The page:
UK - A large proportion of British women face poverty in retirement because they are not contributing sufficient amounts to pensions, according to an Association of British Insurers report published today.
The report titled: The Gender Pensions Gap – encouraging women to save for retirement reveals up to 4.5m working women do not save enough for retirement and another 4.5m are not saving at all, the ABI said.
ABI head of pensions and saving, Joanne Segars said: “We all know about the gender pay gap. Today we are highlighting the gender pensions gap. It is just as wide and just as important.
“The pressures on women today are immense. We are less likely to be in employment, we tend to have lower wages and we are more likely to spend our disposable income on our children.
“But increased pension saving is vital if women are to have a decent income in retirement.”
As well as highlighting women’s attitudes to pension saving, the report shows that women are specifically disadvantaged compared to men when it comes to pensions.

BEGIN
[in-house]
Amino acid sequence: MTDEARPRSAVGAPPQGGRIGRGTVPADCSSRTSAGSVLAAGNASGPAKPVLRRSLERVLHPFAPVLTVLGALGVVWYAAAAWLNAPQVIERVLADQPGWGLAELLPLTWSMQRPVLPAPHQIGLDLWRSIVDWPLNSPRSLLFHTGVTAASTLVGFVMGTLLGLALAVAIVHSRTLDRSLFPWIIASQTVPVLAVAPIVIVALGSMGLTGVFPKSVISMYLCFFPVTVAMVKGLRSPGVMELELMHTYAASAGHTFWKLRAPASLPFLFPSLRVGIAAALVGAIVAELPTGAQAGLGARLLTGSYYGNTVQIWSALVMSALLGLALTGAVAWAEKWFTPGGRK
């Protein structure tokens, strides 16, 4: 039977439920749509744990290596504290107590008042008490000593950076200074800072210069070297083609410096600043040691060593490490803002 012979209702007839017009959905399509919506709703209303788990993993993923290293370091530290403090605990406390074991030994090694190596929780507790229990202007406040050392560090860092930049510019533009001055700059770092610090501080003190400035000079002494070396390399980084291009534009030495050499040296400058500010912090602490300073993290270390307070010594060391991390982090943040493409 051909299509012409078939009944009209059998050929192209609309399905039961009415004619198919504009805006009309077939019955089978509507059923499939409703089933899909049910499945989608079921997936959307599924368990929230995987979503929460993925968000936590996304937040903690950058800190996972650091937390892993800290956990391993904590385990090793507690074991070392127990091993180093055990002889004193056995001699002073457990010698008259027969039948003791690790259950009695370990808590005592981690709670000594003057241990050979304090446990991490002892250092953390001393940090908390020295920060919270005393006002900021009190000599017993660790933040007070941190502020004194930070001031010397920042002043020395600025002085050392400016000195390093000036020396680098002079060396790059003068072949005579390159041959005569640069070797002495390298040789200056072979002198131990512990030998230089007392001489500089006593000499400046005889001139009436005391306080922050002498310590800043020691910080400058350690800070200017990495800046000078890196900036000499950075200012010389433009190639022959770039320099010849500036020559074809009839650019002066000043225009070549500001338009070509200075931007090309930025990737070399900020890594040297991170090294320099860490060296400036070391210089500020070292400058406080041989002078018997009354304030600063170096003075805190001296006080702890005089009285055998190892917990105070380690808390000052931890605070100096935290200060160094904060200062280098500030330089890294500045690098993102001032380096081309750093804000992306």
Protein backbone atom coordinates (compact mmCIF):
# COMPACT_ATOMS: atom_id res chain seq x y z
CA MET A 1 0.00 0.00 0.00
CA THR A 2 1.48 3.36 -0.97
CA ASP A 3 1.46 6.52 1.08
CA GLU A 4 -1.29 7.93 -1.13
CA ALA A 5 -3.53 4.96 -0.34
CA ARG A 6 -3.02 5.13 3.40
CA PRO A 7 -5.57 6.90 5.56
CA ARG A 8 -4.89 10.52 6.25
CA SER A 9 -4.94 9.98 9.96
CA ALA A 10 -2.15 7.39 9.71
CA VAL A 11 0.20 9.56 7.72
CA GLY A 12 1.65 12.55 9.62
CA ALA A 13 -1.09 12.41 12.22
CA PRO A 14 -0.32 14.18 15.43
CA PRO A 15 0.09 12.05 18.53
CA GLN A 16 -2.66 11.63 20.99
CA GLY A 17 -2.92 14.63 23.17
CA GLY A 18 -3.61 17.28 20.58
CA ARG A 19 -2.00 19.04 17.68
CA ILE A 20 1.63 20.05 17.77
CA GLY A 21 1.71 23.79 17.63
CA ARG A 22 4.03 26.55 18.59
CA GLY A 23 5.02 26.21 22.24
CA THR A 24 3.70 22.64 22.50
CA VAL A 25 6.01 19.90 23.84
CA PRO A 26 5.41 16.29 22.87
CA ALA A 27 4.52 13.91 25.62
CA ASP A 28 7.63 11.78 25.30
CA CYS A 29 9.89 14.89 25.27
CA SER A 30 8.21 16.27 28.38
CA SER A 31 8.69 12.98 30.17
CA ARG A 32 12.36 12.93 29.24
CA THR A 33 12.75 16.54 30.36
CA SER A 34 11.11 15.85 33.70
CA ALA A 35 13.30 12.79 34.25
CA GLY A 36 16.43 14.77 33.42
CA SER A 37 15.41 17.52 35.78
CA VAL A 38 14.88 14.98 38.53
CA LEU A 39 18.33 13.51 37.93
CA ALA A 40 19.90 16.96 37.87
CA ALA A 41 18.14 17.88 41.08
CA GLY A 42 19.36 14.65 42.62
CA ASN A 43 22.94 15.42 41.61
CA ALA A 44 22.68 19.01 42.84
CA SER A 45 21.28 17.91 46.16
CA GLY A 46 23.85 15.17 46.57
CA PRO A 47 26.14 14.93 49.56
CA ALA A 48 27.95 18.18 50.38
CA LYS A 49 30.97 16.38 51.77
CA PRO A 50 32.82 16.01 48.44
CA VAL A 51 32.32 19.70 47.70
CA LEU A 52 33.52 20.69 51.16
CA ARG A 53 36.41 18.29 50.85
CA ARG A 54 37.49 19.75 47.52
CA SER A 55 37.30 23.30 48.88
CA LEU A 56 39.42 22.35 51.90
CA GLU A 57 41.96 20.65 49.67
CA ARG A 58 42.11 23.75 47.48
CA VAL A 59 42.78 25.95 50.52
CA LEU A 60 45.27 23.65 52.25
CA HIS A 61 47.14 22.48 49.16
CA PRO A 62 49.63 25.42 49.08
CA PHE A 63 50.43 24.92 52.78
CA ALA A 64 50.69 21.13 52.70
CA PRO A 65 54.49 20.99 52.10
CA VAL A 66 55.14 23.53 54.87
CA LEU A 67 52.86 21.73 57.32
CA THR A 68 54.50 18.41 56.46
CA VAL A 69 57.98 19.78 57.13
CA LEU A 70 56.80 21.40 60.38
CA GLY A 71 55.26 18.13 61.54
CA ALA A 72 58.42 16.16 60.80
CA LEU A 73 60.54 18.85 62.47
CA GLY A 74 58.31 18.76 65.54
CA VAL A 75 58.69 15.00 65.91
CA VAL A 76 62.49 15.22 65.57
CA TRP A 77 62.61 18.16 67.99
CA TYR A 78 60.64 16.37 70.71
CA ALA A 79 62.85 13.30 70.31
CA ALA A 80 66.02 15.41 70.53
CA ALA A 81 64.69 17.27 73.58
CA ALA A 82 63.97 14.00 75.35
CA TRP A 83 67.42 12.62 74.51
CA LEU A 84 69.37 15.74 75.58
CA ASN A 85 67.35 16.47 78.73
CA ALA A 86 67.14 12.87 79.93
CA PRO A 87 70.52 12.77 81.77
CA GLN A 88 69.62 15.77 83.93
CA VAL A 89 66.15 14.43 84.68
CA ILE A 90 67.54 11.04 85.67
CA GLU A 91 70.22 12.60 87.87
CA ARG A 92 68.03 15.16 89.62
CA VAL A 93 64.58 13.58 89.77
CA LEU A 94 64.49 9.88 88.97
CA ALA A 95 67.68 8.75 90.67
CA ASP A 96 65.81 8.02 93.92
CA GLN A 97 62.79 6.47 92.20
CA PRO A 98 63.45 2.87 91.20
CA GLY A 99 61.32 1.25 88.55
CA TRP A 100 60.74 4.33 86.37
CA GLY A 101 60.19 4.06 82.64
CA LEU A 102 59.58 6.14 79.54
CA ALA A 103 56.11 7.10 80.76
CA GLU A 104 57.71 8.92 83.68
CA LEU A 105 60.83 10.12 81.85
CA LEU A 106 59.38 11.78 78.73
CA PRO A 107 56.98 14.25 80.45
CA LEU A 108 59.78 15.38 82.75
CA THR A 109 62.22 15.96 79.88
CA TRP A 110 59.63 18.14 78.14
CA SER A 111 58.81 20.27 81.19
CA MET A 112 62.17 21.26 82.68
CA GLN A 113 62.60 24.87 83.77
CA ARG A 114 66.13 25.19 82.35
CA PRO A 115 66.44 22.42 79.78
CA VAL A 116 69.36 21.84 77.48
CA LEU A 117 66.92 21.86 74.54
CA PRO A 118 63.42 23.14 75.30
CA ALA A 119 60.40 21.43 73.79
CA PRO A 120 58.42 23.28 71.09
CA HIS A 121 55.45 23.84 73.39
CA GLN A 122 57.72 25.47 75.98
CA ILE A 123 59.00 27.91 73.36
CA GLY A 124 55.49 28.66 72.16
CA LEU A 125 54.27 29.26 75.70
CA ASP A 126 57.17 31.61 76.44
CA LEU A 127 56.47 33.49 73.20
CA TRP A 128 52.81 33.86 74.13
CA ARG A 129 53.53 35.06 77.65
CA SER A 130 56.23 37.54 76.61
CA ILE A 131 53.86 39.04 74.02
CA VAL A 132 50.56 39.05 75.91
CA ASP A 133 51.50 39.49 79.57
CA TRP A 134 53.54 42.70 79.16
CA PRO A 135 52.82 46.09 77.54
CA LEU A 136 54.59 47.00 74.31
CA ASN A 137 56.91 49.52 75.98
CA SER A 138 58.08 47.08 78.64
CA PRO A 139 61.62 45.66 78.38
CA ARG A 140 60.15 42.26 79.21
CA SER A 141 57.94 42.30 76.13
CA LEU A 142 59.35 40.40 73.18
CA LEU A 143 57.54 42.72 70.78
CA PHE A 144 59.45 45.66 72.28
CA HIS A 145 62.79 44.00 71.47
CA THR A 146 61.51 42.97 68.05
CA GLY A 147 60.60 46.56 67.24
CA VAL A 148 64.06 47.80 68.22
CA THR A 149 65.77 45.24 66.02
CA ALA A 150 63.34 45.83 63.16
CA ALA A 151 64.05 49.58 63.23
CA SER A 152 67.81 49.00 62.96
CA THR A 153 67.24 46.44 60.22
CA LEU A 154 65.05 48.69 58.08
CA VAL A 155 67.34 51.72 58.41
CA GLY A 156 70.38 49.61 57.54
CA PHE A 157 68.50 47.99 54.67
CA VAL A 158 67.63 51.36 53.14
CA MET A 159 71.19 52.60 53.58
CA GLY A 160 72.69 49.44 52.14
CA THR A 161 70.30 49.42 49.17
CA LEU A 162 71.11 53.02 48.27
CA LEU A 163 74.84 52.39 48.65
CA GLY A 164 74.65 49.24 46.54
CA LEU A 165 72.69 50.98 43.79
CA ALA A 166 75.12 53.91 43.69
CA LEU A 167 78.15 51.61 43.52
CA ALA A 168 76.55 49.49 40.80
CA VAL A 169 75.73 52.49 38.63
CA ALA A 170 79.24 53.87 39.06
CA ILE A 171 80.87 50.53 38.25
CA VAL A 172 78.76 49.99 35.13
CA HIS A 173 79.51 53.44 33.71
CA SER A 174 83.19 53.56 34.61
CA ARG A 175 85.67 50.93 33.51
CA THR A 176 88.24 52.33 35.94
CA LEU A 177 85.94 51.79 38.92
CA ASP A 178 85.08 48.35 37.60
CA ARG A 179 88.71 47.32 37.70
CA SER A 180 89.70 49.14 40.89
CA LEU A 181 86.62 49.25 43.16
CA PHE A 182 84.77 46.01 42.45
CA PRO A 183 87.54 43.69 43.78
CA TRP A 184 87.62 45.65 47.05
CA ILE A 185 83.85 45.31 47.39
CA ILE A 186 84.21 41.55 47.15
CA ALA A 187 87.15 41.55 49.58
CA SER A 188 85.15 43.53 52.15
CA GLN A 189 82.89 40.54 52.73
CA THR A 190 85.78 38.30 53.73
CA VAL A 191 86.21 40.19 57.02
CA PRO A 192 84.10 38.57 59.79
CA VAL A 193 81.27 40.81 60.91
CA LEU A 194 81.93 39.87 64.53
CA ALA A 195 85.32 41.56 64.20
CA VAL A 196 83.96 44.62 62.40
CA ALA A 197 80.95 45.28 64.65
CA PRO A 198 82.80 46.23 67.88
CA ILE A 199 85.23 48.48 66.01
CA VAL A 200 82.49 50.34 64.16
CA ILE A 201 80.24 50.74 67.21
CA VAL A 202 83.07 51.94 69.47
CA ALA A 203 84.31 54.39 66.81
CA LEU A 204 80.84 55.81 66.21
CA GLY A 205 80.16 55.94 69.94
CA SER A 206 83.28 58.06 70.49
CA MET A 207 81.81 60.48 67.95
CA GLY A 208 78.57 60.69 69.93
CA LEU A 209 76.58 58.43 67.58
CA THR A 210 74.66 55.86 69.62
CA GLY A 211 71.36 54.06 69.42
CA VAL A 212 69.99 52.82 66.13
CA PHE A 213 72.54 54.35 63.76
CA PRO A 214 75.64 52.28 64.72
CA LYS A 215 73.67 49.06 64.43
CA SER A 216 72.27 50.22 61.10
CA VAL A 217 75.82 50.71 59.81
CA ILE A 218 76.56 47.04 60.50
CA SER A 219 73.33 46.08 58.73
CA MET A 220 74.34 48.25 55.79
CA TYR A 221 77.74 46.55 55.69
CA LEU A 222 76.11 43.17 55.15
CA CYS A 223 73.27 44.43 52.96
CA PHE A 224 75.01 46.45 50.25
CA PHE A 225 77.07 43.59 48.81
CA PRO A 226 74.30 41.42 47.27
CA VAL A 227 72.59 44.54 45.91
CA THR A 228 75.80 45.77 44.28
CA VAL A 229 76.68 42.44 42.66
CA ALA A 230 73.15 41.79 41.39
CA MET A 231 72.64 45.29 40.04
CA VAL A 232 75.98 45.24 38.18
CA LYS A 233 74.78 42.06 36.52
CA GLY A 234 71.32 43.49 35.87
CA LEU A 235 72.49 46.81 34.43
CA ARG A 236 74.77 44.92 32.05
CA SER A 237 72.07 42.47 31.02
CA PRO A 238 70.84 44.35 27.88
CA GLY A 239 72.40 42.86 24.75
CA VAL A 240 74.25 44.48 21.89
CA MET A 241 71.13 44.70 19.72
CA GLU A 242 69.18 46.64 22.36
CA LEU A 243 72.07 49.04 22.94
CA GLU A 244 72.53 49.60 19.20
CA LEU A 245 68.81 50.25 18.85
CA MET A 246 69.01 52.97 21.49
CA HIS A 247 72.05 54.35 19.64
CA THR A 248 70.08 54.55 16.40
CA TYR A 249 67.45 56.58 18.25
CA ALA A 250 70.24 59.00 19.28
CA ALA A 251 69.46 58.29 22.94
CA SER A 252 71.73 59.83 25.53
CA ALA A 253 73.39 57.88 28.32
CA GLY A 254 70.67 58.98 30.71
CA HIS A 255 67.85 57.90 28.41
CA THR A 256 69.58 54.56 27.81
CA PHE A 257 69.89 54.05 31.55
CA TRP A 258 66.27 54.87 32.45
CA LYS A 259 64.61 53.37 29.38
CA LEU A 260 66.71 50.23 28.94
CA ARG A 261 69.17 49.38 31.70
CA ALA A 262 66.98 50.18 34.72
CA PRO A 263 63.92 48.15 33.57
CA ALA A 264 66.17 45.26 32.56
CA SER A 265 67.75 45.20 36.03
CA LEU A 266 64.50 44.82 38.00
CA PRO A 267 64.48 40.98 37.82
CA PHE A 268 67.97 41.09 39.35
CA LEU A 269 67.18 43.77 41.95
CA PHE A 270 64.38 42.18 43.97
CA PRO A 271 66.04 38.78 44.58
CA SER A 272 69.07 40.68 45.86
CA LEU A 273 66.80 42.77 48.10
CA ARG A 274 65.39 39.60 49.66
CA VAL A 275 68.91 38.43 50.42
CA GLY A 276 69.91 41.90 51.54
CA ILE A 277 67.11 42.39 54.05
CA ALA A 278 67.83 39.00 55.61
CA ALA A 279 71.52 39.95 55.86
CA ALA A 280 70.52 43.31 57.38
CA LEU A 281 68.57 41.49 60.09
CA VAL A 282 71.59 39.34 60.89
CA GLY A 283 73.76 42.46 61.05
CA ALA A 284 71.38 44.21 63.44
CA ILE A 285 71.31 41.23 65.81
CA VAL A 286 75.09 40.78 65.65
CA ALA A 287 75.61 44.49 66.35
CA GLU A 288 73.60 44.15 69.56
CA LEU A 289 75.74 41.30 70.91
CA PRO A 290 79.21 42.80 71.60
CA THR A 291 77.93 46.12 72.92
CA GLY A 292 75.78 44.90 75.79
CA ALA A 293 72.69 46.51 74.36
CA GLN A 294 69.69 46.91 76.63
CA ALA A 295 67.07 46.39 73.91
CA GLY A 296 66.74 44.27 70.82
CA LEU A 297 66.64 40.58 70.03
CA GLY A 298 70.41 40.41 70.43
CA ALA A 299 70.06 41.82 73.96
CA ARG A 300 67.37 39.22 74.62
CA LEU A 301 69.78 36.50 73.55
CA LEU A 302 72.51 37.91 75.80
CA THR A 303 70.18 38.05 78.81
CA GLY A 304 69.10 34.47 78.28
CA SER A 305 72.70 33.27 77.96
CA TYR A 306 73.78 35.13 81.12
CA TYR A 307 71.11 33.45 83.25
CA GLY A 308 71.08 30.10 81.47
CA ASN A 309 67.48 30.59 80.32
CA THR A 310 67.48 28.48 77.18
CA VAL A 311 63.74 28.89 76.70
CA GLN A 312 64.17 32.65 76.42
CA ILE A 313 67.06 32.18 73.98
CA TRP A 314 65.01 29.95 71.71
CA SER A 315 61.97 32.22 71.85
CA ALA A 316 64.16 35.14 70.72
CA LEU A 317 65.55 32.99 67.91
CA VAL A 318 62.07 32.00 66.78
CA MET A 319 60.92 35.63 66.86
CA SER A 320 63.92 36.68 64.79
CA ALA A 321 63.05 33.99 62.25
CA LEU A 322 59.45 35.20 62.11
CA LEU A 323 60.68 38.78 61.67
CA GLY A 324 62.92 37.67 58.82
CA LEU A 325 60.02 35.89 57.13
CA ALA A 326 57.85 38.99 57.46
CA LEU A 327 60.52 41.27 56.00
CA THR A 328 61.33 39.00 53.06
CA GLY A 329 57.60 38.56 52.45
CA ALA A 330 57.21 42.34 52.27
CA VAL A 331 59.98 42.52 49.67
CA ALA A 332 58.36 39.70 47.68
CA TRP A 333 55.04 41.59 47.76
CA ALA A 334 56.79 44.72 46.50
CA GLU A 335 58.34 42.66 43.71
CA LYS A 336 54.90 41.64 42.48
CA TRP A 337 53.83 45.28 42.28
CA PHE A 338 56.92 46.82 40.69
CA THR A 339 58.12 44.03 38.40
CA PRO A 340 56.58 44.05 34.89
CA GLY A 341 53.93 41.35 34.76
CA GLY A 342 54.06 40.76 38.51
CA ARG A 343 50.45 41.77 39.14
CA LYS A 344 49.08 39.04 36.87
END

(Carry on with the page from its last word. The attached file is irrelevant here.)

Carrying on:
More women than men don’t belong to a pension scheme and of those who do, more than half contribute less than £100 per month to their pension. Only 9% of women receive an employer contribution of more than 5% of wages, compared to 15% of men and 83% of retired women have a total personal income of less than £1000 per month compared with 58% of men.
“Women are clearly at greater risk than men of facing poverty in their retirement,” Segars said.
“The savings industry, government and employers must work together to help women save for a decent income in retirement.”
The report also suggests a number of ways pension saving could be encouraged, particularly amongst women.
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